Sarnia-born children more likely to develop asthma than those from London, Windsor: Lawson study

FILE - Sarnia's Chemical Valley. Dave McIntosh via Getty Images

A new population-based study from researchers at Lawson Health Research Institute and Western University finds that children born in Sarnia have a higher chance of developing asthma than their neighbours in London and Windsor.

The study looked at 114,427 children born in the three cities between April 1993 and April 2009, and tracked them over a period of 10 years using provincial data from the non-profit health research group ICES.

Researchers found that by 10 years of age, nearly a quarter of children in Sarnia had been diagnosed with asthma, compared to 21 per cent in Windsor and 17 in London.

The findings, published in CMAJ Open, an online open-access journal started by the Canadian Medical Association Journal, were present even after adjusting for confounders associated with asthma risk, including sex, socioeconomic factors, and urban versus rural setting, the study says.

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“Our interest, in particular, was to look at whether air pollution might be contributing to this risk,” said Dr. Dhenuka Radhakrishnan, adjunct ICES scientist, pediatric respirologist, and one of the study’s authors.

“Indeed, we did find a nice correlation between higher levels of air pollution in Sarnia and higher levels of asthma, and in converse, lower levels of air pollution in Windsor and in London and lower levels of asthma there.”

The study says that higher air pollution exposure in the first year of life was very likely a contributing factor. Researchers found that higher levels of sulphur dioxide and small particulate matter were present in the first year of life for the children they were following who were born and living in the Sarnia area.

“What we found was that even though the levels of traffic pollution were similar between the two cities, particularly Windsor and Sarnia, though a bit lower in London, it was specifically these types of pollutants that are more related to industry that were very high in Sarnia compared to the other two regions,” Radhakrishnan said.

The southern end of the city, and much of its shoreline along the St. Clair River, is dotted with large chemical and petrochemical plants and refineries which have earned it the moniker “Chemical Valley.”

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Roughly 40 per cent of Canada’s petrochemical industry is packed into Chemical Valley, and there were at least 57 industrial polluters registered with the Canadian and U.S. governments within 25 kilometres of Sarnia as of 2017.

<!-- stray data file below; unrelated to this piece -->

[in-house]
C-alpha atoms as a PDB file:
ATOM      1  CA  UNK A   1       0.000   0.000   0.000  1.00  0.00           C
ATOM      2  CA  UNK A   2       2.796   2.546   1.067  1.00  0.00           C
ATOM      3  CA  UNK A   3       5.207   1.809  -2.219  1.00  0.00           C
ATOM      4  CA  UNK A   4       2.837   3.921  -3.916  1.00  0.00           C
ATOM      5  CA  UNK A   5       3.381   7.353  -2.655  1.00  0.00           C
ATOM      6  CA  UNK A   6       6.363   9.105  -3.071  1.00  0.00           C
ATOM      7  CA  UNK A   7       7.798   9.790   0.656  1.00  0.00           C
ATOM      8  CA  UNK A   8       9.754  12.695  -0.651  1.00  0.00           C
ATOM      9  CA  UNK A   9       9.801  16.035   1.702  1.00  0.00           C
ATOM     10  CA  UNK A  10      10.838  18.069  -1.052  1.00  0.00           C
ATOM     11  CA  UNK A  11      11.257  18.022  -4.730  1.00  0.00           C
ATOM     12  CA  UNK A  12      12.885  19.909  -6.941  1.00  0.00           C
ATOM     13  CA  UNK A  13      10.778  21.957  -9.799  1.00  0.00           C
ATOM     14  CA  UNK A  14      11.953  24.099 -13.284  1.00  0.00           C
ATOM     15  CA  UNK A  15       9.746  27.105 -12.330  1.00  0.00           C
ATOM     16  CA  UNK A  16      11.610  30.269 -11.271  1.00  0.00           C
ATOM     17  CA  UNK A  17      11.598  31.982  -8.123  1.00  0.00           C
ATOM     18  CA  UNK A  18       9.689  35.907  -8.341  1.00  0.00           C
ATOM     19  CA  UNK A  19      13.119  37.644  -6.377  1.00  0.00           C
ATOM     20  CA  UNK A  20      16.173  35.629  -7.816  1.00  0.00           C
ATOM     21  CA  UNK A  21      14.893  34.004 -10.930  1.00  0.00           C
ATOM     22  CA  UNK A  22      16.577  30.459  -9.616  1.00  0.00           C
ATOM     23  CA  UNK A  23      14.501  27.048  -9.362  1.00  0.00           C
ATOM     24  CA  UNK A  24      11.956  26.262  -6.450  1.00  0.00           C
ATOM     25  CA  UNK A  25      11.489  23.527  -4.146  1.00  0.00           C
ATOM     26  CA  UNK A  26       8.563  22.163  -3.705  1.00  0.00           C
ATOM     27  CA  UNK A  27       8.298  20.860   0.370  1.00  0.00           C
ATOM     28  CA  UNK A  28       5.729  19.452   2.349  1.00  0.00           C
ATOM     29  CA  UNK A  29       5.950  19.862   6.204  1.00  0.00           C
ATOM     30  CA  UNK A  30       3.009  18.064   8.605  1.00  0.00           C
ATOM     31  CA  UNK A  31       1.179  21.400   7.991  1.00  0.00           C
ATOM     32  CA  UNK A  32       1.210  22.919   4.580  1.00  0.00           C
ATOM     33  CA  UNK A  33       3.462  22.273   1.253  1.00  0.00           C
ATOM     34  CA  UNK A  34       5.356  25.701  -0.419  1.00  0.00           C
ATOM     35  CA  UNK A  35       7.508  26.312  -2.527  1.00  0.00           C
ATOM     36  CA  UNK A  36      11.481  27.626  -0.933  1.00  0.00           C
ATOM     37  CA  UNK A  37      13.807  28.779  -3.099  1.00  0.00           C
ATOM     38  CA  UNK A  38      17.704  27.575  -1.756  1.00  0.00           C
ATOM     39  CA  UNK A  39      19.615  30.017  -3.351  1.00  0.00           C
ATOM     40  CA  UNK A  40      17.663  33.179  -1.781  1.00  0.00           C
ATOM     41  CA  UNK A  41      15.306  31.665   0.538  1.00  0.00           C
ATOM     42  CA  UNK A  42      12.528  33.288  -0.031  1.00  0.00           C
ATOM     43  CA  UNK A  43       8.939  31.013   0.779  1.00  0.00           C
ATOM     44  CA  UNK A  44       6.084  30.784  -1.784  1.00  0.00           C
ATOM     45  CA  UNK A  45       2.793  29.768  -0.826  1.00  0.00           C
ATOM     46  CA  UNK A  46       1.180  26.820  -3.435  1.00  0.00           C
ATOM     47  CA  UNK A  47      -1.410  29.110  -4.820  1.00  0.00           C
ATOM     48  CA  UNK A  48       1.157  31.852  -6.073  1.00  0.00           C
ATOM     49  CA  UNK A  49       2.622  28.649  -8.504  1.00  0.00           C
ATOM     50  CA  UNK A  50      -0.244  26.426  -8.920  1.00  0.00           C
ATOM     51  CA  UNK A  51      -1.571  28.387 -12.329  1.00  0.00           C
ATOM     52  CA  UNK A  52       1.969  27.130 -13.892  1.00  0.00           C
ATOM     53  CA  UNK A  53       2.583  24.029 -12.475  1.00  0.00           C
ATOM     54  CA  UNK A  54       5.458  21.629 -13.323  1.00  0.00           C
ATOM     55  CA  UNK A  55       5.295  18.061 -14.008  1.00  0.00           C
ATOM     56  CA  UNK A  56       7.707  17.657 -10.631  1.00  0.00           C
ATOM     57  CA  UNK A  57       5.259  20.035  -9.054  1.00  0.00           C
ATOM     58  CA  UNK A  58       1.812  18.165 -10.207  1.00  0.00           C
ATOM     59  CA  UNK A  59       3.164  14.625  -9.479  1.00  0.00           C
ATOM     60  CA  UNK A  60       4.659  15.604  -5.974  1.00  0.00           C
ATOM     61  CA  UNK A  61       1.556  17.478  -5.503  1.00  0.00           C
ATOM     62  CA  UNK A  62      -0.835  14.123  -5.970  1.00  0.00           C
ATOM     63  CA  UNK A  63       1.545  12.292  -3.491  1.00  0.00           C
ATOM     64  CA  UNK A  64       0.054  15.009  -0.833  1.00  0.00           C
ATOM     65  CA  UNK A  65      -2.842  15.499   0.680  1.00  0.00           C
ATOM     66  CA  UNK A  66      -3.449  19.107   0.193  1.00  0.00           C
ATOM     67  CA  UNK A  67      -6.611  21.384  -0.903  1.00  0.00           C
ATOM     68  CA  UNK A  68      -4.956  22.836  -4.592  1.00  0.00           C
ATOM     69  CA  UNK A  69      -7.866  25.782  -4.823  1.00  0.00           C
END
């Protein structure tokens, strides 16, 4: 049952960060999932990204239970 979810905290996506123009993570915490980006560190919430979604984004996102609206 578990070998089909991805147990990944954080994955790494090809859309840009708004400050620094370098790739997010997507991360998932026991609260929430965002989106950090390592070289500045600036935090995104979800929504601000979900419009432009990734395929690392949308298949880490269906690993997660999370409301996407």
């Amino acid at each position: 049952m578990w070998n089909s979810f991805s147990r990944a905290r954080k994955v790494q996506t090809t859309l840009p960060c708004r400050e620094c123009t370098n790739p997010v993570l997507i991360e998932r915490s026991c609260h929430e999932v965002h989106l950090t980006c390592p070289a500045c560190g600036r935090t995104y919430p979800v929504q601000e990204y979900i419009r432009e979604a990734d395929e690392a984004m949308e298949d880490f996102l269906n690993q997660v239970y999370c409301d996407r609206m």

The study says there is growing evidence that exposure to air pollutants during pregnancy can influence development of asthma in children.

“The good news is that we’ve seen a decrease in air pollution levels in all three regions over the last 10 years or so, and at the same time, we’ve seen a nice decrease in the rate of new asthma cases in those same places as well,” Radhakrishnan says.

The study also suggests lower smoking rates and increases in protective factors, such as breastfeeding, may have also played a role in decreases in the incidence of asthma.

The findings of the Lawson story come a day ahead of World Asthma Day, which aims to raise awareness of the inflammatory condition which impacts the lives of more than 330 million people around the world, according to the World Health Organization.

“For the vast majority of children, asthma is a mild condition,” Radhakrishnan said.

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“But in some children, asthma is associated with more severe symptoms, sometimes flare ups that bring them recurrently to the emergency department or even, at times, needing to be hospitalised to treat their symptoms.”

Radhakrishnan and the other researchers say the findings highlight the importance in finding strategies to prevent the development of asthma, including through further reductions in air pollution and air pollution exposure by pregnant people and young children.

Proportion of children with an asthma diagnosis by studied region. Lawson Health Research Institute

Concerns about significant air and water pollution linked to Chemical Valley have made headlines for decades, including a notorious incident in 1985 when Dow Chemical spilled roughly 11,000 litres of the toxic dry-cleaning solvent perchloroethylene into the St. Clair, resulting in a massive ‘blob’ near the bottom of the river.

The blob, which contained more than a dozen contaminants picked up from the river sediments, was later cleaned up at a cost of around $1 million. The incident dealt a harsh blow to the city’s reputation.

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Chemical Valley was also the basis of a major joint investigation in 2017 by Global News, the Toronto Star, the National Observer, Michener Awards Foundation and journalism schools at Ryerson and Concordia which exposed a troubling pattern of potentially toxic spills and leaks that put the health of residents in Sarnia and Aamjiwnaang First Nation at risk.

Click to play video: 'One year after Canada’s toxic secret exposed: What’s changed?'
One year after Canada’s toxic secret exposed: What’s changed?

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